That is indeed an incredibly well-articulated answer that is simultaneously stupid. Yet, because the computer gives it without hesitation or caution, it means that humans cannot rely on it without themselves applying the appropriate layer of caution. Yes, GPT-3 also has a filter that tries to identify contentious content and gives a warning that it may be offensive, but it is humans that decide at the end of the day.

Yet, everything that GPT-3 knows comes from content that humans produce. All of its biases and offensive stances are because we humans are biased and offensive. If GPT-3’s hubris is its downfall, then that is because this also applies to humans.

By now you might believe we are doomed to fail in our quest to build AI that is, in essence, better than ourselves. But I would like to be optimistic. I think we should try to figure out how AI can learn to be better, and in the process we should learn what it means to make ourselves better.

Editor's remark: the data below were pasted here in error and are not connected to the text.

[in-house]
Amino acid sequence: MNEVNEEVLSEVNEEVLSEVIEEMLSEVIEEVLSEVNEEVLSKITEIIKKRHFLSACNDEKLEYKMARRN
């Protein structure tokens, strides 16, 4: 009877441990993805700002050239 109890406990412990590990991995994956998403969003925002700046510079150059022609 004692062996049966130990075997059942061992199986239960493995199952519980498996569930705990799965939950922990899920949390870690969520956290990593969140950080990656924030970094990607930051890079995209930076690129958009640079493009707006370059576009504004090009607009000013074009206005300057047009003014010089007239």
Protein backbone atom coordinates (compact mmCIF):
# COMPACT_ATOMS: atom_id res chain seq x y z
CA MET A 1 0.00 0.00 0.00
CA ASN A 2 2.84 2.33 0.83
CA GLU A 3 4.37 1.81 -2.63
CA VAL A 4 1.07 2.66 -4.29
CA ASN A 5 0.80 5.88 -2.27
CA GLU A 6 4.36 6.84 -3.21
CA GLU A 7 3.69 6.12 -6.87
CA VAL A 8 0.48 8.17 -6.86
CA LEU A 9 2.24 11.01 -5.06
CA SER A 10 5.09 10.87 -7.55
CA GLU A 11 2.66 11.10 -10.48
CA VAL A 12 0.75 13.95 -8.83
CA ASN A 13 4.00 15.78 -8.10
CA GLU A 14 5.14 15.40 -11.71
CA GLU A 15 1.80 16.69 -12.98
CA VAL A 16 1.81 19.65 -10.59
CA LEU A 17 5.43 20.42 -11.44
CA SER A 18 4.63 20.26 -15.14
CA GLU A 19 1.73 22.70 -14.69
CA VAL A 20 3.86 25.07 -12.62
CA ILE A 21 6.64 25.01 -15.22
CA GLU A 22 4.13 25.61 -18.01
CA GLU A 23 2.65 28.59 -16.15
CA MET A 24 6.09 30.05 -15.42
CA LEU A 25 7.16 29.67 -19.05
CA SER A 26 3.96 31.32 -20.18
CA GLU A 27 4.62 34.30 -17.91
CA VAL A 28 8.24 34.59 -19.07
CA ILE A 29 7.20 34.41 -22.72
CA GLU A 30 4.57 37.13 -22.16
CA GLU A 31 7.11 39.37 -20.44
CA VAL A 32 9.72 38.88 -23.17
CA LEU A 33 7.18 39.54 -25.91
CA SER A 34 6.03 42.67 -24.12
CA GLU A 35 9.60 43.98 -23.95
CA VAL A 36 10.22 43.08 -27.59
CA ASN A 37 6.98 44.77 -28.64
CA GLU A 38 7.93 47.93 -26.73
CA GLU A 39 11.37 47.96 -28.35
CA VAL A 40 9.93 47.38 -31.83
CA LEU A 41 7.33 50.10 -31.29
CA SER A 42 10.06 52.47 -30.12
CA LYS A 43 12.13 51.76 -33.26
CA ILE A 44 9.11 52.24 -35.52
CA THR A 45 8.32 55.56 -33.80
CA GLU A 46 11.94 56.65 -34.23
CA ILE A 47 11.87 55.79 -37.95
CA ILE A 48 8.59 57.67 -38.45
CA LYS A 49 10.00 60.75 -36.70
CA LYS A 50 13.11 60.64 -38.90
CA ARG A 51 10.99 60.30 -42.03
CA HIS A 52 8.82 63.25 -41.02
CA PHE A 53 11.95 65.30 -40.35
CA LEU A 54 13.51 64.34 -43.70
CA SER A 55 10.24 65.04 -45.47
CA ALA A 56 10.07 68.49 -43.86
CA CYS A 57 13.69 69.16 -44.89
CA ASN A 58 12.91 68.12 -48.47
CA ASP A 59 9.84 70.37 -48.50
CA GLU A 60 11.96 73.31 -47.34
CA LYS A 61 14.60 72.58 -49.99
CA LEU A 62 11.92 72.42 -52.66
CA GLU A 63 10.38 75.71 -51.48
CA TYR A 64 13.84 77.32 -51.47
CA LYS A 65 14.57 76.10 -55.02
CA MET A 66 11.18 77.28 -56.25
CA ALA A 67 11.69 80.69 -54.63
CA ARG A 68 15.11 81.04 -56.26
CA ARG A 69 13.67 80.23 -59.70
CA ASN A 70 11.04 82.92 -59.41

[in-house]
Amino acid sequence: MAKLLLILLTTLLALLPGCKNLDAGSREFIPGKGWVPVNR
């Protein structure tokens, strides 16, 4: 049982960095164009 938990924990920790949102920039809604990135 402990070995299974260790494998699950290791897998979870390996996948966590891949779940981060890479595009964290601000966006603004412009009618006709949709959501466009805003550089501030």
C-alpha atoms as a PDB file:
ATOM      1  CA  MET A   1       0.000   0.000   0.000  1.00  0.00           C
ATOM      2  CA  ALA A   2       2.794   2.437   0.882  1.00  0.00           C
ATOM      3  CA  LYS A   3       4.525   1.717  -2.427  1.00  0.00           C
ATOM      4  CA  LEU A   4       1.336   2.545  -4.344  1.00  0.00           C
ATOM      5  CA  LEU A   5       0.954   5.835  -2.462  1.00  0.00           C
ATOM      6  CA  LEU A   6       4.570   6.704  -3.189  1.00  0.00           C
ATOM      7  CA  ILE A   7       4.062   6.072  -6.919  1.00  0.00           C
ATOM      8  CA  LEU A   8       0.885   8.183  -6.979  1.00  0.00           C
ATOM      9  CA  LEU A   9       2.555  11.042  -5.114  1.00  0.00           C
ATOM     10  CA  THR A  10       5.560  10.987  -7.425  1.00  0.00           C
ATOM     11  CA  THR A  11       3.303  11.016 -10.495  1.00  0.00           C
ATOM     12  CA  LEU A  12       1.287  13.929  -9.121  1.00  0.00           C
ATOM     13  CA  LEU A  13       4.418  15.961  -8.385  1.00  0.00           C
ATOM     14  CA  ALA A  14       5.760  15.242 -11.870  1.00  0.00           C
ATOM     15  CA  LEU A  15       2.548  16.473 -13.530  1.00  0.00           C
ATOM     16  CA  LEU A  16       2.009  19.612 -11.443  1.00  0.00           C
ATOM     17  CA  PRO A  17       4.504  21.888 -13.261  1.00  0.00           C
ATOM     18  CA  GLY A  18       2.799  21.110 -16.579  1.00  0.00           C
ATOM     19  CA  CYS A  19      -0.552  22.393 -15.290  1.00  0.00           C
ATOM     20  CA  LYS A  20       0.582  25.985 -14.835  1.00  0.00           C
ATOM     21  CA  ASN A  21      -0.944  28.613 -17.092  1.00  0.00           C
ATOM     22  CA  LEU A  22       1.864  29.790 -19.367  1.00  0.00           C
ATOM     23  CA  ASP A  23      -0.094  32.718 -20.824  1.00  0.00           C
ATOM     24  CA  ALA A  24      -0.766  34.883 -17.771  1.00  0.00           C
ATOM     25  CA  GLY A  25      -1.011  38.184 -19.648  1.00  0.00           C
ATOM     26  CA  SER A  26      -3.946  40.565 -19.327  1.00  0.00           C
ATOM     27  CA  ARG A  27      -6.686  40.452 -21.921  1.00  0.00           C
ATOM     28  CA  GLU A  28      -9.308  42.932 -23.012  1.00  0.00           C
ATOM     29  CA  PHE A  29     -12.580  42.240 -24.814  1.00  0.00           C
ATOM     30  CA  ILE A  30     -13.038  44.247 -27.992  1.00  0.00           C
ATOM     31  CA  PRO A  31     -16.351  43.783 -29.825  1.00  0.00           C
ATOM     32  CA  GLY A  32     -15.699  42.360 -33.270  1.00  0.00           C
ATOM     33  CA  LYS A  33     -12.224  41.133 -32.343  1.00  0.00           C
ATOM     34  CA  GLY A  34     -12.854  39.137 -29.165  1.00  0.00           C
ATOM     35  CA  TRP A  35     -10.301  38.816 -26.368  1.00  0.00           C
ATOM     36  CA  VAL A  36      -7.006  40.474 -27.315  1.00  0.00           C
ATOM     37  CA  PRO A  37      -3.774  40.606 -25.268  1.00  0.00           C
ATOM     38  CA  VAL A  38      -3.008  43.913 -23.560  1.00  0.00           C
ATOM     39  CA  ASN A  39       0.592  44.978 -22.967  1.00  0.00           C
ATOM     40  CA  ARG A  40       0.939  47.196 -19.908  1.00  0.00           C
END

The future is indeed here. But rather than glibly saying it’s good or it’s bad, we should instead admit that because AI is made in the image of its creator, we better make sure it’s the best version of ourselves we put forward.

In his fortnightly column, Contradictheory, mathematician-turned-scriptwriter Dzof Azmi explores the theory that logic is the antithesis of emotion but people need both to make sense of life’s vagaries and contradictions. Write to Dzof at The views expressed here are entirely the writer's own.

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Dzof Azmi , computers , intelligence , gigo